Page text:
Norbert was born around 1080 at Xanten in the north of Cologne. Springing from the petty nobility, French on his mother’s side and a cousin of the Holy Roman emperor on his father’s side, he was placed in the care of the scholastic canon of the chapter of Xanten. As a boy chorister, he began his studies for the priesthood in Laon.
He became then chaplain to the archbishop of Cologne and a member of the imperial chapel.
Overwhelmed by a lightening conversion, Norbert began to examine his conscience in depth, did penance, went into retreat and then applied to become a deacon and shortly afterwards a priest. He persevered in his conversion and sought to make his brethren, the canons of Xanten, do likewise. His life in the chapter becoming intolerable, he sought a regular way of life, visiting neighbouring Benedictine abbeys (Siegburg), canons regular (Rolduc) and the hermit Ludolph, wholly given to Gregorian reform.
After being released from his Xanten canonry, Norbert shared out his property among the poorest. He received from the Pope the mission of an itinerant preacher. His special charisma appeared to enable him to assist petty or powerful lords who were engaged in feudal struggles, in becoming reconciled. At Valenciennes, his encounter with Hugh of Fosses, chaplain to the bishop of Cambrai, proved to be of decisive importance. Hugh embarked on a friendship with Norbert and never again left his presence. Norbert continued his work of preaching, passing through Hugh’s native country of Fosses-la-Ville, Gembloux, Corroy and then Laon, where he found his friend bishop Bartholomew and an old Xanten schoolmate, Evermode.
Bartholomew first tried to place Norbert at the head of the chapter of St. Martin of Laon, but the canons there did not want him. Bartholomew looked for a church where Norbert could, together with the first disciples who accompanied him, form a chapter which would devote itself to contemplation and preaching in the context of communal life. After a good deal of searching, their choice fell on a derelict stone chapel in the forest of Saint-Gobain, dedicated to St. John the Baptist and owned by the Benedictines of the Abbey of St. Vincent of Laon, a desolate spot called “Prémontré”.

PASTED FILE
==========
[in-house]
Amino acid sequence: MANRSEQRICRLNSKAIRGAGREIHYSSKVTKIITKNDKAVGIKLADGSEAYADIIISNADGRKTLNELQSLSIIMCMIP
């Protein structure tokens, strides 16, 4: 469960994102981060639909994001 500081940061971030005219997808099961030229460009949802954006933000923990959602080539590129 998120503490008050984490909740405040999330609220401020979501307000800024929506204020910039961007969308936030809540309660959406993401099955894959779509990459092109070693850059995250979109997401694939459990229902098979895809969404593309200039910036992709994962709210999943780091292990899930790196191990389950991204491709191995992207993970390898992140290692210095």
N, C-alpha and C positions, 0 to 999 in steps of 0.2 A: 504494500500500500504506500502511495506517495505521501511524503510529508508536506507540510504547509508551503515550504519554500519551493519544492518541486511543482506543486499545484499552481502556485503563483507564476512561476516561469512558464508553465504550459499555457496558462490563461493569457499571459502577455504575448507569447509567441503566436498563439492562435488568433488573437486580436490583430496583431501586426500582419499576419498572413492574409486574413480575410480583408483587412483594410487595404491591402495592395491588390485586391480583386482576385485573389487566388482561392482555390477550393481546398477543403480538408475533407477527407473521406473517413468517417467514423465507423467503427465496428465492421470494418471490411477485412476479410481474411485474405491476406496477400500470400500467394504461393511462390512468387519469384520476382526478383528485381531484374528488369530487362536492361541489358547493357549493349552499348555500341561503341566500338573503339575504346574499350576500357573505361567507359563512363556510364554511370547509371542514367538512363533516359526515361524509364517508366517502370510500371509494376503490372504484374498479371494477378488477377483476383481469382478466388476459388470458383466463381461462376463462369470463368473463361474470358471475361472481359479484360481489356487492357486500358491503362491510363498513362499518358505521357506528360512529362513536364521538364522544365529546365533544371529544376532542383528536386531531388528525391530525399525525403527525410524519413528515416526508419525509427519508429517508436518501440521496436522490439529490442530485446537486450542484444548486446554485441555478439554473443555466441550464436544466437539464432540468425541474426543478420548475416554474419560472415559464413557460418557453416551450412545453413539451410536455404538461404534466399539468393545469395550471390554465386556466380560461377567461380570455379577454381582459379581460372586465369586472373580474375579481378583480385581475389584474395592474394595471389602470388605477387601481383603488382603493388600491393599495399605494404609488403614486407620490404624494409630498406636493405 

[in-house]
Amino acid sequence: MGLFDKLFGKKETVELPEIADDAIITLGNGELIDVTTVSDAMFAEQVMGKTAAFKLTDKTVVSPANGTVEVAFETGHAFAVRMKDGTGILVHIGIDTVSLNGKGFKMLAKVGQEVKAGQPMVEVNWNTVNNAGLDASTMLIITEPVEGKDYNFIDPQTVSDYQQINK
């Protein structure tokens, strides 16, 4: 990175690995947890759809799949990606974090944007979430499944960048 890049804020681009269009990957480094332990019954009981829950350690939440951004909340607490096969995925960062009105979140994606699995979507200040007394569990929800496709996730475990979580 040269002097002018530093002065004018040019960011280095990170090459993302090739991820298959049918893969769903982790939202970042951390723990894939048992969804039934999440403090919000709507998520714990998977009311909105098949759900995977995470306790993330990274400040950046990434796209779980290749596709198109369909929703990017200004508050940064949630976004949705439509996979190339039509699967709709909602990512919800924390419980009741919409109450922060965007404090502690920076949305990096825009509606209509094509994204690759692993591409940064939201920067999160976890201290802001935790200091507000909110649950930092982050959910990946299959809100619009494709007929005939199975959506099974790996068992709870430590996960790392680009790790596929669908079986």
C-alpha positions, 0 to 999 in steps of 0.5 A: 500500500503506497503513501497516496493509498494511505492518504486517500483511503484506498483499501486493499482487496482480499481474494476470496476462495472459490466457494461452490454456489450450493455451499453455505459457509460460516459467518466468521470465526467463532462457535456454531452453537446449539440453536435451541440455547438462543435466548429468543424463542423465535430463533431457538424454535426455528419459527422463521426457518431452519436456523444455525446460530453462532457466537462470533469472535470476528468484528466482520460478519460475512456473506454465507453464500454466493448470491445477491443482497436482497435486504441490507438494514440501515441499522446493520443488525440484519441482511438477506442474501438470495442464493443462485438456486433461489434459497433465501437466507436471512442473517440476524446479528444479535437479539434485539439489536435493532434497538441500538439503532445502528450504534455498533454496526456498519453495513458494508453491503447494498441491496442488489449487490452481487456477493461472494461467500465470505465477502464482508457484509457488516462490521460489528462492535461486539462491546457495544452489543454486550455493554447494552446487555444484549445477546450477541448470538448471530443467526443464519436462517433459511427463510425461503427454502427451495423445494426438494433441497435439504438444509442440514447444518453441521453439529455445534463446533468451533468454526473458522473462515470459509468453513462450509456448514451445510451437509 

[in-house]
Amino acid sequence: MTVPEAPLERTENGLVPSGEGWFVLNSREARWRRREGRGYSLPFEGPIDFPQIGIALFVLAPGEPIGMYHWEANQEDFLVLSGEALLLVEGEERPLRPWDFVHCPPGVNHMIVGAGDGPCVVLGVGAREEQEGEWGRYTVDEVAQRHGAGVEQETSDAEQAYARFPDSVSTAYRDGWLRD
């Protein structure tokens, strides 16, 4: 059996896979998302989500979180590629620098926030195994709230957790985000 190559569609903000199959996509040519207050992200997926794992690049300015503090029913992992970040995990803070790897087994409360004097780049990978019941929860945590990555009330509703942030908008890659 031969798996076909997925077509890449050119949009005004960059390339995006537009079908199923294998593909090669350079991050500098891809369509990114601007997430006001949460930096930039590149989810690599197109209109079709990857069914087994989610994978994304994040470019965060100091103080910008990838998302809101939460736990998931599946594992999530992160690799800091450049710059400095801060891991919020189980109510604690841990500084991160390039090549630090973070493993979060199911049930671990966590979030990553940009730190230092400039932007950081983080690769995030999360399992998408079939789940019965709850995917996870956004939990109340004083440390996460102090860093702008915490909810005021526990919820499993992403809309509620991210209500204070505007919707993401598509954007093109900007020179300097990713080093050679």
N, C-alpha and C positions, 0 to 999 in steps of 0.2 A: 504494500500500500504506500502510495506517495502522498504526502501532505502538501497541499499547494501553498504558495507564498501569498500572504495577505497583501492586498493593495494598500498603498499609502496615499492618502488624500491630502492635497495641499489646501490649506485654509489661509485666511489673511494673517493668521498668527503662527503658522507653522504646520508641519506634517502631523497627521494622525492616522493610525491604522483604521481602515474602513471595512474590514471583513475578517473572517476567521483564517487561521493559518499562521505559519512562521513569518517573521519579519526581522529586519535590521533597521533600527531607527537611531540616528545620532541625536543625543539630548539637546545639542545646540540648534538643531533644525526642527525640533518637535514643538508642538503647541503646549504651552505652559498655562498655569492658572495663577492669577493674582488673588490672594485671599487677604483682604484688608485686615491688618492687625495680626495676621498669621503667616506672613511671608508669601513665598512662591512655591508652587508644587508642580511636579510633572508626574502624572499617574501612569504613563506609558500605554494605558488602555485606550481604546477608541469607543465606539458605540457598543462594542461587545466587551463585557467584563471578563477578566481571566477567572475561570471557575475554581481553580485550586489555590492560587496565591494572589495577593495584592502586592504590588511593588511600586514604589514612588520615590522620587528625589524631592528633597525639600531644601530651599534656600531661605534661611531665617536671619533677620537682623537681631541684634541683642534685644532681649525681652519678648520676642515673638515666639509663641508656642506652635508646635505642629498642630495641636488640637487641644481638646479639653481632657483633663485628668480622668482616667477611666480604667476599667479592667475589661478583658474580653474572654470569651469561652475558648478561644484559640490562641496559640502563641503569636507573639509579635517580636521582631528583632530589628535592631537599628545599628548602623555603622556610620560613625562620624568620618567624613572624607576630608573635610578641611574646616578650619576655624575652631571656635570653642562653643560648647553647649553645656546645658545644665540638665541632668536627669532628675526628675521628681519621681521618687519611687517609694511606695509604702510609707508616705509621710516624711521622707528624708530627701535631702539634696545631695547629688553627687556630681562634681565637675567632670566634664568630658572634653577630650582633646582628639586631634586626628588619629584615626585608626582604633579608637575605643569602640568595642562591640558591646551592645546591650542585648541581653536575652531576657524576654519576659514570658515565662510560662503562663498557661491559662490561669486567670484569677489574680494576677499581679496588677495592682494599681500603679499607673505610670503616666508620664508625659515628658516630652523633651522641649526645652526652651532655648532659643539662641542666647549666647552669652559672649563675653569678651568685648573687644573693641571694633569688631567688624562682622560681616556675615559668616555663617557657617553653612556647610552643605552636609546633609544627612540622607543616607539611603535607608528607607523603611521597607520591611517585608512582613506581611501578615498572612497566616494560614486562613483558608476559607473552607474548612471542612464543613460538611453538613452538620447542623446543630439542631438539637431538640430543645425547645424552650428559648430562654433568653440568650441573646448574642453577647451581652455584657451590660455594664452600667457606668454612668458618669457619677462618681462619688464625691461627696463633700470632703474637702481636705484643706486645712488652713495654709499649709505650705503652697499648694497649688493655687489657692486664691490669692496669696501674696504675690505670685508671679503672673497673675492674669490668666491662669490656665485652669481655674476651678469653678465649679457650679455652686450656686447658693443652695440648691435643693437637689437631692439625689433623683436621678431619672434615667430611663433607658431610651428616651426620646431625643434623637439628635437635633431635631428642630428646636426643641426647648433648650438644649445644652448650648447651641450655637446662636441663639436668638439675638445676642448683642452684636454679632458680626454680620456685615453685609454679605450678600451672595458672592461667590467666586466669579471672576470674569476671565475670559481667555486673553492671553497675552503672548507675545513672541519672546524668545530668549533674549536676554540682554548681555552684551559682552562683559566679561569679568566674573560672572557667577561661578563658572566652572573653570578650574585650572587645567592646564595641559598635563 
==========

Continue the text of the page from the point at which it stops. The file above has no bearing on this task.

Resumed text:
To Norbert, Prémontré was a base from which he went out to preach, but his first care was that of building a new abbey on the Cistercian model, comprising a church, a cloister and outbuildings, whose central point was the sanctuary and its altars.
Accompanied by Hugh, he returned to the Rhineland to ask for and receive relics destined for the consecration of altars.
The return journey proved a real procession of relics. He stopped overnight at the castle of the Counts of Namur. Countess Ermesinde received the pious cortège generously and gave Norbert a richly endowed foundation : Floreffe, on the Sambre. Ermesinde and her husband wanted a “new” community devoted to Gregorian reform to serve Floreffe. The date was 27 November 1121.
At that time, there were as yet at Prémontré neither professed canons nor a properly organised abbey. Thus, on his return to the place of the foundation, Norbert organised, during preparations for Christmas, a retreat which had as its conclusion a profession of faith during the midnight mass. Participating in it were the brethren who had accompanied Norbert from Cologne and those whom Hugh had assembled.
It is thought that some 80 clergy made their professions and donned the white habit chosen by Norbert (made from undyed wool as a sign of poverty). A church and the religious, however, were not enough to form an Order. After a certain amount of hesitation, the choice fell on the Rule of St. Augustine.
Norbert, however, hardly lived at Prémontré at all. He rapidly resumed his travels within the Holy Roman Empire, and in the Low Countries.
On 16 February 1126, Norbert received in Rome from Pope Honorius II, the ratification bull “Apostolicae disciplinae”. His adoption of the Rule of St. Augustine was approved, the property of Prémontré was confirmed and all his foundations were recognised. In the same year Norbert was appointed Archbishop of Magdeburg and arch-chancellor of the Holy Roman Empire. This prestigious position enabled him to reconcile Pope Innocent II with the new emperor, Lothar III, giving Europe a lasting and fruitful period of peace. Earlier, in Magdeburg, Norbert had founded new communities. The need to appoint local superiors to direct them led him to detach himself from the community of Prémontré in favour of the see of Magdeburg and he designated Hugh of Fosses as his successor. Hugh drew up the ordinary, a code of the liturgy and statutes supplementing the Rule of St. Augustine. In carrying out this task, he was assisted by his brethren of Prémontré and the annual assemblies of representatives of the entire Order.
On 6 June 1134, Norbert died, exhausted, at Magdeburg. Eight days later, he was buried in the Church of Our Lady close to his brethren, the Prémontré canons. On 27 July 1582, Pope Gregory XIII, issued a Bull sanctioning the worship of St. Norbert and at the same time that of SS. Romuald and Bruno. In 1625, his body was moved to the monastery of Strahov in the hills overlooking Prague, where it has ever since been venerated and watched over by his spiritual descendants.
[updated on the 03.11.05]
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On 7 August 1460, the church of Leffe was so badly damaged by a heavy and sudden flood that only its four walls remained standing. The abbot of the monastery, Jean Ghorin, was drowned. The other canons had a good deal of difficulty in finding refuge in the tower. (read more)